https://pennygadd51.wordpress.com/2017/04/20/poem-persistence-of-vision/

A heavy bag, which is an allegory in the form of a short story

https://pennygadd51.wordpress.com/2017/02/28/a-heavy-bag/

Next year

So, what shall I do in the next twelve months?

I plan to spend three hours every day working on my novel.

I intend to take a creative writing course.

I shall continue to participate in at least one flash fiction challenge – they’ve been very helpful for improving my writing skills.

Finally

Thank you all so very much for supporting my efforts to become a better writer; and thank you for the friendship that has been shared so freely!

 

Autumn Leaves – a short break

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Dear fellow bloggers, especially those kind folk who follow my blog,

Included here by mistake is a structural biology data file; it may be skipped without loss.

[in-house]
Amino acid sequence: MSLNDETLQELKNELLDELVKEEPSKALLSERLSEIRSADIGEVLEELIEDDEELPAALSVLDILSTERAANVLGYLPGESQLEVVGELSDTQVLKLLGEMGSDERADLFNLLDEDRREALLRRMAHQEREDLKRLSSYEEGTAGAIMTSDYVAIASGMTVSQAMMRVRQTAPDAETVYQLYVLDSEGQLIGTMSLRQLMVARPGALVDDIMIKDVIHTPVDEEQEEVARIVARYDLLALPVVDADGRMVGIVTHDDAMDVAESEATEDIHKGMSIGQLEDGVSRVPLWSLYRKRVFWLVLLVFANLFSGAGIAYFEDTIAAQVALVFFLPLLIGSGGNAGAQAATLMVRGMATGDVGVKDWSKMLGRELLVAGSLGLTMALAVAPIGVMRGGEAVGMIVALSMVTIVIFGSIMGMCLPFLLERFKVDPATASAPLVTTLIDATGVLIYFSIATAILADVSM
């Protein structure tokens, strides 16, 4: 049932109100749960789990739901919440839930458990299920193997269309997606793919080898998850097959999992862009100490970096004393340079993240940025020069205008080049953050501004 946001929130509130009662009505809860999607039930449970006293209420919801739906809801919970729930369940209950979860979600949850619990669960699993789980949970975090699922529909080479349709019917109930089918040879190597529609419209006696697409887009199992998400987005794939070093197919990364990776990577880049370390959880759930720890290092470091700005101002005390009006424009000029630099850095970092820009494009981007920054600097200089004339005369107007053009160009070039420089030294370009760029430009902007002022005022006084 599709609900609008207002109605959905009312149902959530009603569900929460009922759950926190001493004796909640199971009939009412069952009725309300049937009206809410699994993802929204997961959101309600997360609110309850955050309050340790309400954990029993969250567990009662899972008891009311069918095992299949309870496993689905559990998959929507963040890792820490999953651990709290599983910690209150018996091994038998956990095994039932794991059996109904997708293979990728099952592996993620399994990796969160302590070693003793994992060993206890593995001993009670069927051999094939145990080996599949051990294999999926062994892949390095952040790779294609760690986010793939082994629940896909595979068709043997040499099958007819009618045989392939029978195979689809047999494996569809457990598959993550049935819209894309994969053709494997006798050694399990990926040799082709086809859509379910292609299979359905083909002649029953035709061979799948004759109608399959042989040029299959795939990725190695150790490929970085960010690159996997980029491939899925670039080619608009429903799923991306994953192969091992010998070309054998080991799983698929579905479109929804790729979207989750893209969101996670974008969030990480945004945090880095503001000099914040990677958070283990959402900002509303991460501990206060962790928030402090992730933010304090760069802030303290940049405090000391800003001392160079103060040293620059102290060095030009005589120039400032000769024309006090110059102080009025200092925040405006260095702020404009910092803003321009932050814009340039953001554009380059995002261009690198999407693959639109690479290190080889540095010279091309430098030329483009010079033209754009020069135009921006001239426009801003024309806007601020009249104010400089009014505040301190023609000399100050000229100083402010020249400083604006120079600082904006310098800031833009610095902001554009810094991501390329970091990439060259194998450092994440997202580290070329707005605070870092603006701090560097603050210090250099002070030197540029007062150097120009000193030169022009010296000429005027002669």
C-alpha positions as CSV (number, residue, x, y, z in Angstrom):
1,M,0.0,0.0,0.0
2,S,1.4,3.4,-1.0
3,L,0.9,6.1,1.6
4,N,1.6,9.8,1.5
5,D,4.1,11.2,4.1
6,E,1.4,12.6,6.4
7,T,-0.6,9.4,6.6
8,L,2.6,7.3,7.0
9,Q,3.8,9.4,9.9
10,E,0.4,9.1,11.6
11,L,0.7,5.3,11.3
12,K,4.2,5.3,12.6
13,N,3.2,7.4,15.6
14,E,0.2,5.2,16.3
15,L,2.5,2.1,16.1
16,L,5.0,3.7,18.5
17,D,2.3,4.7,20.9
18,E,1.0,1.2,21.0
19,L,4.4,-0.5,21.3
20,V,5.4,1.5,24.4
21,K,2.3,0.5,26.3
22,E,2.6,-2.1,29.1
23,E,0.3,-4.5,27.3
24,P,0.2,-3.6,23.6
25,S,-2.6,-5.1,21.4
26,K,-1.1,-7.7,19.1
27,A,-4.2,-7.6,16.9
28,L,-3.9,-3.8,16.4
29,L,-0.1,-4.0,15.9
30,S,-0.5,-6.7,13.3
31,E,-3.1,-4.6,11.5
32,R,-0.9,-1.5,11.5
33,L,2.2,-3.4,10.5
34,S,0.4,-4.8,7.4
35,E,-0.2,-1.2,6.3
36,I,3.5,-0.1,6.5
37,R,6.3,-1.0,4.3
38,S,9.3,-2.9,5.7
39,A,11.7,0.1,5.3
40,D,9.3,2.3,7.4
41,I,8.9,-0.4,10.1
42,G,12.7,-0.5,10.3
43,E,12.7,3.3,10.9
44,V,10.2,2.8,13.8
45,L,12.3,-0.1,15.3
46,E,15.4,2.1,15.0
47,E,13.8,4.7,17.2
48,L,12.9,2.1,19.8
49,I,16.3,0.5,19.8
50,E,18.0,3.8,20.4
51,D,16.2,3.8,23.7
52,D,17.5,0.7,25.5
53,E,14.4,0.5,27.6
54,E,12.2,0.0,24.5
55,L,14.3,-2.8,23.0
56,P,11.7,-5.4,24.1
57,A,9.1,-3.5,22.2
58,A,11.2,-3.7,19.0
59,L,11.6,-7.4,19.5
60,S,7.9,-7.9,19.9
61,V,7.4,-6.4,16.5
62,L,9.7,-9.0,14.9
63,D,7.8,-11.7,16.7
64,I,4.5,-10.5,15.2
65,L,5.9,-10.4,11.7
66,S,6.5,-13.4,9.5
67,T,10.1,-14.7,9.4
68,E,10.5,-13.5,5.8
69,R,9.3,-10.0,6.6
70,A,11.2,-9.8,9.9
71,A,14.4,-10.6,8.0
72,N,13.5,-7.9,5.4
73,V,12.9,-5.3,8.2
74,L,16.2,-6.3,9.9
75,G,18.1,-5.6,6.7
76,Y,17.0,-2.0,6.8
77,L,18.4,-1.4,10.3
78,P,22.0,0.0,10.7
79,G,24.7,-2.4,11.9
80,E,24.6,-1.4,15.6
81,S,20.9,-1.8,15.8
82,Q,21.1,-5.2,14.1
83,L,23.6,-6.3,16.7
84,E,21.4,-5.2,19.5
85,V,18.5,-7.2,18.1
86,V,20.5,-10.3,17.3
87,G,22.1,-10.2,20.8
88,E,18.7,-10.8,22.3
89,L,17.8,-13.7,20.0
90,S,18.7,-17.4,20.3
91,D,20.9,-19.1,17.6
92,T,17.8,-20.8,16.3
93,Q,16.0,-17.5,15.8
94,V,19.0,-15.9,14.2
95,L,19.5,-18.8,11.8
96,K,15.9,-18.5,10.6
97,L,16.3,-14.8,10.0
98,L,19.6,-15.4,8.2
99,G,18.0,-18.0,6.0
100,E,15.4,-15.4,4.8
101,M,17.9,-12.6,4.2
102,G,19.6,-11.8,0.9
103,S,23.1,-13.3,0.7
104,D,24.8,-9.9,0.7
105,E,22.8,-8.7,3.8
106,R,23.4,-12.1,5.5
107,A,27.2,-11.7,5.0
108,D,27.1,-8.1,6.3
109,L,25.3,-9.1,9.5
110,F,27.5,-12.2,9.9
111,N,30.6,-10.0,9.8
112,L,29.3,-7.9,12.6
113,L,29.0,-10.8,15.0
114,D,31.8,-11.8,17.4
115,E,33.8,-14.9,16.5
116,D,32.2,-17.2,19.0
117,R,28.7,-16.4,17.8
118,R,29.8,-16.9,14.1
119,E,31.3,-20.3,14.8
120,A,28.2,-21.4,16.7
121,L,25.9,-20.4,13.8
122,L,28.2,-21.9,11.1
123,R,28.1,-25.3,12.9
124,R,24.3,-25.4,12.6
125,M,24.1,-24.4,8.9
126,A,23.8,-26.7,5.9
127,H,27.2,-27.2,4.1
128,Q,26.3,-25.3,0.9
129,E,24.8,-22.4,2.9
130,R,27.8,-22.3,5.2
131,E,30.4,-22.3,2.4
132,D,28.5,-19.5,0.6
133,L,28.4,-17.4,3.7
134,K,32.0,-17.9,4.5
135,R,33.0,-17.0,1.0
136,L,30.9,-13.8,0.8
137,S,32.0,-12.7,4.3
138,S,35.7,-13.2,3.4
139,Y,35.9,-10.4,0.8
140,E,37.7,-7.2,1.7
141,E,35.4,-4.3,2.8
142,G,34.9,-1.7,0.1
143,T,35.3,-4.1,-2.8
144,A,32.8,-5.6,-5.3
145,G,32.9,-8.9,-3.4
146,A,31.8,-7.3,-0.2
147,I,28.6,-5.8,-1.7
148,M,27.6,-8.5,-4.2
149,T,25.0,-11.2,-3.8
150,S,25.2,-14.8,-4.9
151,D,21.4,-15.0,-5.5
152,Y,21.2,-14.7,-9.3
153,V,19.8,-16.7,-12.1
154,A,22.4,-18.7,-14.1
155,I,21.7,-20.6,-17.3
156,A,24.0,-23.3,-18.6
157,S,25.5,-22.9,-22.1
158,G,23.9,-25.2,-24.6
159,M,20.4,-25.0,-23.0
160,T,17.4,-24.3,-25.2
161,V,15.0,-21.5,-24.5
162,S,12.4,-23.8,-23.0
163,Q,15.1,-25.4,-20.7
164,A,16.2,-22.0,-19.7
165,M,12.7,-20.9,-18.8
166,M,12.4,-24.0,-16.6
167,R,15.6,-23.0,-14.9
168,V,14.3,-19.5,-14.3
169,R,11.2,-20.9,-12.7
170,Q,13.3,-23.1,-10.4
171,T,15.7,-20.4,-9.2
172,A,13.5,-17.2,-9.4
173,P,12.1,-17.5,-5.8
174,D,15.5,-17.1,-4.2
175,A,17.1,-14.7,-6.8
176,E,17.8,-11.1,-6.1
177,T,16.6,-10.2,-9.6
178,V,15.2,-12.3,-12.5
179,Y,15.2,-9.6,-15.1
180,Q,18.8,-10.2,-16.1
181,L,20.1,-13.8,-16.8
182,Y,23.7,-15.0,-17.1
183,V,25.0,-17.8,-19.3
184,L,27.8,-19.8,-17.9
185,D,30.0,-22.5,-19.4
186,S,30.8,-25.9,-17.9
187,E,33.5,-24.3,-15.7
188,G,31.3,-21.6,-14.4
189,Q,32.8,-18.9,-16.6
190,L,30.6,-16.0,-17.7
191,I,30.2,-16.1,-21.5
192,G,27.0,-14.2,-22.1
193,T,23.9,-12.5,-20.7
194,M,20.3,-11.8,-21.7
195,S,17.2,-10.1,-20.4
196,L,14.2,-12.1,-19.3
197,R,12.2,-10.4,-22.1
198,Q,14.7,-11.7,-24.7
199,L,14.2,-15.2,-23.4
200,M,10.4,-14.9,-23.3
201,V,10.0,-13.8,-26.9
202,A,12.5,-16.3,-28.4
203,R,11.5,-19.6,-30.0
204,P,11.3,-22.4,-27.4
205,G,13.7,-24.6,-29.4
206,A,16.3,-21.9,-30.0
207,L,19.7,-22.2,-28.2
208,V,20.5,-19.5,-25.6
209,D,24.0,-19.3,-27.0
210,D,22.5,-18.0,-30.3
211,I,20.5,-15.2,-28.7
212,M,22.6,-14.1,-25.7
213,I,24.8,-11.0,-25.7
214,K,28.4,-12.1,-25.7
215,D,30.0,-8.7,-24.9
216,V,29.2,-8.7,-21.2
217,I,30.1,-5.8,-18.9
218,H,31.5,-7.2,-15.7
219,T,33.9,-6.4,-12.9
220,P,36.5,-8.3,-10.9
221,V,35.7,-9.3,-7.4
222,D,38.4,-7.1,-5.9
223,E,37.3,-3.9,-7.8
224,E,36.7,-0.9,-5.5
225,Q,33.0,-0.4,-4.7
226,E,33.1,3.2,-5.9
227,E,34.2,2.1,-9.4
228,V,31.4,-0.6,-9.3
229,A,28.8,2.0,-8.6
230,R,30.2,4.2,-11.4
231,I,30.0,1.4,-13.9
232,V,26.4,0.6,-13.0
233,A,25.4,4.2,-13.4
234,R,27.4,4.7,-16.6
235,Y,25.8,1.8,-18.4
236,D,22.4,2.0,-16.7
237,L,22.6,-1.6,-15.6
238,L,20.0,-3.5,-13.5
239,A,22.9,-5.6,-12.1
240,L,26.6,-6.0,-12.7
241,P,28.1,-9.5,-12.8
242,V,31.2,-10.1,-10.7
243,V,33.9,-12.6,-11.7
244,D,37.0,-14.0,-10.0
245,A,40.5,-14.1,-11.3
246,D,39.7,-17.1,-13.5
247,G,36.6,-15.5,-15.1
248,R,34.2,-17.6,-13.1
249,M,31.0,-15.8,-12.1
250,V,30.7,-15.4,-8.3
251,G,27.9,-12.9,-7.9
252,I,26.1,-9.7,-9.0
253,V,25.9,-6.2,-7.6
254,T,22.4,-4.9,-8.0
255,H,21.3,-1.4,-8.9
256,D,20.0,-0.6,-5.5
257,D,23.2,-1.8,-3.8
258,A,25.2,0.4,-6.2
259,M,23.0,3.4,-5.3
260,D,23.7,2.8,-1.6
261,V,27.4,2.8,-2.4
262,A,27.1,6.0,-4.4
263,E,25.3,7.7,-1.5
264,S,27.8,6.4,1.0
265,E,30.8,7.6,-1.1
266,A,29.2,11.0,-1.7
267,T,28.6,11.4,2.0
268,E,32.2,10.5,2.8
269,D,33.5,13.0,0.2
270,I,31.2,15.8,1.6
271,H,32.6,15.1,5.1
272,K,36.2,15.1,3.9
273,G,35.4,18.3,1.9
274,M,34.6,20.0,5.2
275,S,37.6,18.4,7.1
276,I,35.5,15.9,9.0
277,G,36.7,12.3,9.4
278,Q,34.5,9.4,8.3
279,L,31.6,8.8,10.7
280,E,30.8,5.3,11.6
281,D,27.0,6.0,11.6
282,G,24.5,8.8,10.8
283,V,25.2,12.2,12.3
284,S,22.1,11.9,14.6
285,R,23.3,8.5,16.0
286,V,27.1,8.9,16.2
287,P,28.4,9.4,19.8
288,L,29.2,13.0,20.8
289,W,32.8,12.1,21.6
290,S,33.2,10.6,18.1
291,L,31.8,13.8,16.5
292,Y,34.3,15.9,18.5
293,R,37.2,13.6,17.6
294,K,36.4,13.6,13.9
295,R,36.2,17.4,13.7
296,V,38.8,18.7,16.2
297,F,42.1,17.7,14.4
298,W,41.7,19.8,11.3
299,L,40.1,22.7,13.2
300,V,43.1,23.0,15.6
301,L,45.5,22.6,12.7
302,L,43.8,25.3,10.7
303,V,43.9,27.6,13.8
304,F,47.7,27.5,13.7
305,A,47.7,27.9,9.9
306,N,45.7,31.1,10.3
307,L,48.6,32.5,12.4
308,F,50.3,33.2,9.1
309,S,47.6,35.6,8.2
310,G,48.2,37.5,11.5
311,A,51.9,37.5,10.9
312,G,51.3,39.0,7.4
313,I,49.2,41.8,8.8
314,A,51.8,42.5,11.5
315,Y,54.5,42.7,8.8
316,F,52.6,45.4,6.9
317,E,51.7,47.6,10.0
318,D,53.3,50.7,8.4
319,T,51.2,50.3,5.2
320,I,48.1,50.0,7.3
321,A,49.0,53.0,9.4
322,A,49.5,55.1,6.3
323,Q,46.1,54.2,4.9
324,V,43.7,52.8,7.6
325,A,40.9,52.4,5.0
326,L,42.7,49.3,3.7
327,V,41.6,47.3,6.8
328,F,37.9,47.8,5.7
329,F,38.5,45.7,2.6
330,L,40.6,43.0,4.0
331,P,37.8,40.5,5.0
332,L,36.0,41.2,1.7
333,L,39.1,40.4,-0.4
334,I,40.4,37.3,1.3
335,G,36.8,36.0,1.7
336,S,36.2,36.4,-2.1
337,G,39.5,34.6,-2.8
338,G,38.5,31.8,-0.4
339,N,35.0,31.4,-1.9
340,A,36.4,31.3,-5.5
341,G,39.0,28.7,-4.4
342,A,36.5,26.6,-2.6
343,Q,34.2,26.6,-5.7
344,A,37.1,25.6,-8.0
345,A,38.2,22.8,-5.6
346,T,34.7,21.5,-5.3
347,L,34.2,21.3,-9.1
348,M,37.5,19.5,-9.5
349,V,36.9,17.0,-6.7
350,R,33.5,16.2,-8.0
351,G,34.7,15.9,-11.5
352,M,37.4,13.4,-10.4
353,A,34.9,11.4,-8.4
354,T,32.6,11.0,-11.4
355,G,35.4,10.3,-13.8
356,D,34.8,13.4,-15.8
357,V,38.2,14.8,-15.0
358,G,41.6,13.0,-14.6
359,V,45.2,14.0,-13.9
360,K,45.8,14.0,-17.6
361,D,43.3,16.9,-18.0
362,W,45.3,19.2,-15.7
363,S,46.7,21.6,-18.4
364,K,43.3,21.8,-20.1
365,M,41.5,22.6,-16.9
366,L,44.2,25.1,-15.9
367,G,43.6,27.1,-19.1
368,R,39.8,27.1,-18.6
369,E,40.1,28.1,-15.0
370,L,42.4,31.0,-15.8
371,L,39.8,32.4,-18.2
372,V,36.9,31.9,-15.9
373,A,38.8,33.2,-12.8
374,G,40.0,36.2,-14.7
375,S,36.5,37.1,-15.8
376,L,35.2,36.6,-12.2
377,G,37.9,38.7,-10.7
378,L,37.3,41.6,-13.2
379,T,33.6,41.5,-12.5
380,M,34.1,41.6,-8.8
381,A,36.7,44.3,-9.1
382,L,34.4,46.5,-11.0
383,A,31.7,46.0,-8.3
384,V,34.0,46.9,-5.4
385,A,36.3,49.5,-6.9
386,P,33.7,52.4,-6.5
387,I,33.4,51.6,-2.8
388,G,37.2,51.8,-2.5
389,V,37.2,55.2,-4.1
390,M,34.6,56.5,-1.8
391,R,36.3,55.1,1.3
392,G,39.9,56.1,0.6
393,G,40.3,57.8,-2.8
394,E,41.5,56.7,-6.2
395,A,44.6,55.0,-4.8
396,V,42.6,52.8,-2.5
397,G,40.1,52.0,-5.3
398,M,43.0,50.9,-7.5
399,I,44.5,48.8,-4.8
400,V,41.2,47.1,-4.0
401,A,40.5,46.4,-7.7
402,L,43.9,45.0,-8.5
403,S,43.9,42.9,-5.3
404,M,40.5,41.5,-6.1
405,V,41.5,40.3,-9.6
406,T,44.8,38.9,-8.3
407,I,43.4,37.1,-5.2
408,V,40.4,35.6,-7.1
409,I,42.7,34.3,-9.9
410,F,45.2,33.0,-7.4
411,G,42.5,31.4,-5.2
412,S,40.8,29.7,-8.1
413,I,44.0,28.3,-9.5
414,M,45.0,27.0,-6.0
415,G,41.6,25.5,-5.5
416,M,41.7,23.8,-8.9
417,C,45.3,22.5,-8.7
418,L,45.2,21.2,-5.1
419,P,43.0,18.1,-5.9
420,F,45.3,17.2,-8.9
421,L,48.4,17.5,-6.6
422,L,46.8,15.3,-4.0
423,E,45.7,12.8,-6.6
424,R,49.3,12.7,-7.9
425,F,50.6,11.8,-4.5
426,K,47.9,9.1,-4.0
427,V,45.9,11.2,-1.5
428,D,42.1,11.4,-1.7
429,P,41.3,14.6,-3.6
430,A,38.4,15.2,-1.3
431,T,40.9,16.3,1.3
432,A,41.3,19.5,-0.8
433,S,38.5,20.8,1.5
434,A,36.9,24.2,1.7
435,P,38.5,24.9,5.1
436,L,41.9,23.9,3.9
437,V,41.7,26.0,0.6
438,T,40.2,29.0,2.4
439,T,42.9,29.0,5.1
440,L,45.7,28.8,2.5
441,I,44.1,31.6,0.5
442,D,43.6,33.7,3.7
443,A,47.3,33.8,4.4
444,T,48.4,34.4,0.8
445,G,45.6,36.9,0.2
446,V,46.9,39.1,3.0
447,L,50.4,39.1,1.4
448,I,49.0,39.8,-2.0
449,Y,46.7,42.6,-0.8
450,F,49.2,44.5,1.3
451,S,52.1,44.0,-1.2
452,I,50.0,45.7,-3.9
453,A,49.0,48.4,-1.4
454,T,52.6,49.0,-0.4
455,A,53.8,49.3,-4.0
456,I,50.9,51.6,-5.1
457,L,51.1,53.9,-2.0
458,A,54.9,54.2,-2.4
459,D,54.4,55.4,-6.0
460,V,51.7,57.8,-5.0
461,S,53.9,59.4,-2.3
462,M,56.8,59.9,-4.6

I must apologise for taking little (if any) part in Friday Fictioneers and Pegman this week. I’ve had a cataract operation and, as I’m pretty presbyopic, although my distance vision is good, I don’t yet have any spectacles for close vision. So I can’t read the standard screen, and I am only able to type by touch. Hopefully, I shall have some adequate specs by Friday, but I can’t be sure.

So, please excuse me not reading and commenting (I shall try to write something – I can’t bear not to write!)

Thank you for your forbearance!

Penny

 

I Awaken

Jerry, The Backyard Poet, writes about daily life. He writes about laughter, tears, falling leaves, and above all the wonderful mystery of enduring human love. He writes about those everyday matters that we can so easily undervalue; those everyday matters that are, ultimately, the most important things in the world. “I awaken” is a short, lyrical poem that shows his work at its simplest and loveliest.

Jerry Brotherton